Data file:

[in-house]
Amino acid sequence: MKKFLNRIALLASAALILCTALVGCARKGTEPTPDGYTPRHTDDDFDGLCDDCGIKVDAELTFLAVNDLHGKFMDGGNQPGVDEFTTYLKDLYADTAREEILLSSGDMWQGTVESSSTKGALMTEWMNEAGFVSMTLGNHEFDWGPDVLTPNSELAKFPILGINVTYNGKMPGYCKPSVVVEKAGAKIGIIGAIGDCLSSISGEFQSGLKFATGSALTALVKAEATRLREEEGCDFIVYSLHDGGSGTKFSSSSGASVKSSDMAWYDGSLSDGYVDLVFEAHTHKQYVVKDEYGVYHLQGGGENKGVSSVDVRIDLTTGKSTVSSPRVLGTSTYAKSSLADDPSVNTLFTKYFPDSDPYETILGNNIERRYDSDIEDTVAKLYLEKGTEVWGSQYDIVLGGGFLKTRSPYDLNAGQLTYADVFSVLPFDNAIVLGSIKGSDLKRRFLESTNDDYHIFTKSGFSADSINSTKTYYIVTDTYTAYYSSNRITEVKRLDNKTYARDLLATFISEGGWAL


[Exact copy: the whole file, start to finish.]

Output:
[in-house]
Amino acid sequence: MKKFLNRIALLASAALILCTALVGCARKGTEPTPDGYTPRHTDDDFDGLCDDCGIKVDAELTFLAVNDLHGKFMDGGNQPGVDEFTTYLKDLYADTAREEILLSSGDMWQGTVESSSTKGALMTEWMNEAGFVSMTLGNHEFDWGPDVLTPNSELAKFPILGINVTYNGKMPGYCKPSVVVEKAGAKIGIIGAIGDCLSSISGEFQSGLKFATGSALTALVKAEATRLREEEGCDFIVYSLHDGGSGTKFSSSSGASVKSSDMAWYDGSLSDGYVDLVFEAHTHKQYVVKDEYGVYHLQGGGENKGVSSVDVRIDLTTGKSTVSSPRVLGTSTYAKSSLADDPSVNTLFTKYFPDSDPYETILGNNIERRYDSDIEDTVAKLYLEKGTEVWGSQYDIVLGGGFLKTRSPYDLNAGQLTYADVFSVLPFDNAIVLGSIKGSDLKRRFLESTNDDYHIFTKSGFSADSINSTKTYYIVTDTYTAYYSSNRITEVKRLDNKTYARDLLATFISEGGWAL